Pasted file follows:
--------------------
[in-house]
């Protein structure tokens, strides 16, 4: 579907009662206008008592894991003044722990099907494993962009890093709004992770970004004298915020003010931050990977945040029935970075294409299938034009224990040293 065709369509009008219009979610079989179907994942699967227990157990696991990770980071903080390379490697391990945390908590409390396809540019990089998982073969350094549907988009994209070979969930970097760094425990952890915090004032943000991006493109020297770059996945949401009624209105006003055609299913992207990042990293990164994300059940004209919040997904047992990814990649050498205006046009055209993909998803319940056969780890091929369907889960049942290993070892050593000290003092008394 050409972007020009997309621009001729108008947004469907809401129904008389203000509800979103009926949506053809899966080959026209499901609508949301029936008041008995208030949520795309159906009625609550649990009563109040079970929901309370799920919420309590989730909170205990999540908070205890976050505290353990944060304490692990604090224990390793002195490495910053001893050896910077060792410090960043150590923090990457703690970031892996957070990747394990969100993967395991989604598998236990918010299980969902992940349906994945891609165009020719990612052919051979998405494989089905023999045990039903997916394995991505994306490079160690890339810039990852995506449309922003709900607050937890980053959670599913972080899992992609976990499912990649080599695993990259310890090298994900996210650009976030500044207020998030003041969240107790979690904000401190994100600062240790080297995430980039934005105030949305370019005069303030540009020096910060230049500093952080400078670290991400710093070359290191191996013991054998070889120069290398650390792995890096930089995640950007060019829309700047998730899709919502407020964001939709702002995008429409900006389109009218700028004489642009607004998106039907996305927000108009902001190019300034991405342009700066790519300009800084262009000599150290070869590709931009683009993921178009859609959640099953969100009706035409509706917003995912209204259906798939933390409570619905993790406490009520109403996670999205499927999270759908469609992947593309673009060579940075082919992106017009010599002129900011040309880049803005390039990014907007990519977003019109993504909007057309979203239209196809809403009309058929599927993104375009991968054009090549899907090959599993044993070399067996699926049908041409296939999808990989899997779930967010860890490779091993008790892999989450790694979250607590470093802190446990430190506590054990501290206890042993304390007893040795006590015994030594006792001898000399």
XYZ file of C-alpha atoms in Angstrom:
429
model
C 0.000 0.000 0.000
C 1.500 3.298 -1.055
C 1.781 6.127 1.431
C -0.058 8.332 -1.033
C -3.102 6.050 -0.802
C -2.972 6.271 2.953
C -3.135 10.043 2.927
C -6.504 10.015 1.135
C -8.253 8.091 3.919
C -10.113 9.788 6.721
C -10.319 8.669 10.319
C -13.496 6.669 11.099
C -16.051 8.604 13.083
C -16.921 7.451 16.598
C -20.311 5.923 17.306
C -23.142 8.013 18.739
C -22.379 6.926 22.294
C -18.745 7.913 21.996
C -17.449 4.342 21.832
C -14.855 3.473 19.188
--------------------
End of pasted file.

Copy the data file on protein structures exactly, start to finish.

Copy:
[in-house]
């Protein structure tokens, strides 16, 4: 579907009662206008008592894991003044722990099907494993962009890093709004992770970004004298915020003010931050990977945040029935970075294409299938034009224990040293 065709369509009008219009979610079989179907994942699967227990157990696991990770980071903080390379490697391990945390908590409390396809540019990089998982073969350094549907988009994209070979969930970097760094425990952890915090004032943000991006493109020297770059996945949401009624209105006003055609299913992207990042990293990164994300059940004209919040997904047992990814990649050498205006046009055209993909998803319940056969780890091929369907889960049942290993070892050593000290003092008394 050409972007020009997309621009001729108008947004469907809401129904008389203000509800979103009926949506053809899966080959026209499901609508949301029936008041008995208030949520795309159906009625609550649990009563109040079970929901309370799920919420309590989730909170205990999540908070205890976050505290353990944060304490692990604090224990390793002195490495910053001893050896910077060792410090960043150590923090990457703690970031892996957070990747394990969100993967395991989604598998236990918010299980969902992940349906994945891609165009020719990612052919051979998405494989089905023999045990039903997916394995991505994306490079160690890339810039990852995506449309922003709900607050937890980053959670599913972080899992992609976990499912990649080599695993990259310890090298994900996210650009976030500044207020998030003041969240107790979690904000401190994100600062240790080297995430980039934005105030949305370019005069303030540009020096910060230049500093952080400078670290991400710093070359290191191996013991054998070889120069290398650390792995890096930089995640950007060019829309700047998730899709919502407020964001939709702002995008429409900006389109009218700028004489642009607004998106039907996305927000108009902001190019300034991405342009700066790519300009800084262009000599150290070869590709931009683009993921178009859609959640099953969100009706035409509706917003995912209204259906798939933390409570619905993790406490009520109403996670999205499927999270759908469609992947593309673009060579940075082919992106017009010599002129900011040309880049803005390039990014907007990519977003019109993504909007057309979203239209196809809403009309058929599927993104375009991968054009090549899907090959599993044993070399067996699926049908041409296939999808990989899997779930967010860890490779091993008790892999989450790694979250607590470093802190446990430190506590054990501290206890042993304390007893040795006590015994030594006792001898000399």
XYZ file of C-alpha atoms in Angstrom:
429
model
C 0.000 0.000 0.000
C 1.500 3.298 -1.055
C 1.781 6.127 1.431
C -0.058 8.332 -1.033
C -3.102 6.050 -0.802
C -2.972 6.271 2.953
C -3.135 10.043 2.927
C -6.504 10.015 1.135
C -8.253 8.091 3.919
C -10.113 9.788 6.721
C -10.319 8.669 10.319
C -13.496 6.669 11.099
C -16.051 8.604 13.083
C -16.921 7.451 16.598
C -20.311 5.923 17.306
C -23.142 8.013 18.739
C -22.379 6.926 22.294
C -18.745 7.913 21.996
C -17.449 4.342 21.832
C -14.855 3.473 19.188